Igapall: the pop-up restaurant feeding Greenland's culture

These Inuit chefs are using remote pop-ups and local ingredients picked from the edges of the permafrost to introduce their native food to the culinary scene.
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In 2020, Greenlandic chefs Salik Parbst Frederiksen and Miki Siegstad were busy – but bored. Miki was cooking for fishermen aboard a trawler called Polar Nanoq for months at a time and Salik had just started a touring company called Tasermiut Camp. But the duo, who'd previously worked together at a food festival and found they had great culinary chemistry, were frustrated by the lack of opportunities for Inuit chefs and people with an affinity for culinary culture in Greenland. Salik suggested that they open a pop-up in the capital, Nuuk, focused on locally sourced Greenlandic food.

Two weeks later, the duo set up in the capital's harbor, serving smoked reindeer and pulled lamb sandwiches out of a food stand for one evening. The enthusiastic reactions from the community were enough to outweigh the near-zero profit, so they solidified the business with a name: Igapall, taken from the phrase igapall nerpiall, meaning ‘cook fast, eat quick’ in Greenland's native language Kalaallisut. Today, they've brought the pop-up dining experience to six locations across the country, aiming to put Greenland on the world map of food destinations.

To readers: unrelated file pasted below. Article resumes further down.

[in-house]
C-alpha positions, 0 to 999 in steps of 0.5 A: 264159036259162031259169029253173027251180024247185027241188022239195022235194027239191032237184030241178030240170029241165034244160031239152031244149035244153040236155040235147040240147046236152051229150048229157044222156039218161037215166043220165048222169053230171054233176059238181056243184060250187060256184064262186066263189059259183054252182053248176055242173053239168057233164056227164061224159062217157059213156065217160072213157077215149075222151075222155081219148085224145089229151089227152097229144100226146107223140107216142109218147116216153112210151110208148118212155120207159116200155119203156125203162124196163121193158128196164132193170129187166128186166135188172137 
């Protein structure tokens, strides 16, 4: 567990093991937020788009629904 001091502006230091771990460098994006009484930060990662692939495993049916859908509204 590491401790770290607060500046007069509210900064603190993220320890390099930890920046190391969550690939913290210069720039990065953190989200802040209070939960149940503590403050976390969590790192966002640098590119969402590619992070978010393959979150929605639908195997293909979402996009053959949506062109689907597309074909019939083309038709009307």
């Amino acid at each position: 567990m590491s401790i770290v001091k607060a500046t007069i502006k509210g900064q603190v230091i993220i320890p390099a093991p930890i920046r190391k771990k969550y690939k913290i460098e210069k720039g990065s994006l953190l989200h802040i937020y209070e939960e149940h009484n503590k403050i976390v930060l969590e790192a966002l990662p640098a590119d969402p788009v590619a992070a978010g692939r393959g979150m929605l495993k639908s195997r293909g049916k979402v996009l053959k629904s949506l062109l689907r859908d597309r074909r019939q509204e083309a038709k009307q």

‘There haven't been many of us [Greenlanders] working with food,’ Salik explains. ‘Greenland was a colony for many years. The people who had the money to establish restaurants were mostly foreigners [who] came with their own country's idea of food.’

While there is a local culinary school – Inuili in Narsaq, in south Greenland – it requires students to travel to Denmark to complete their training and exams (Greenland is an autonomous country with its own government within the Kingdom of Denmark). From there, they return to restaurants that many say tend to hire or pay higher salaries to chefs with foreign educations.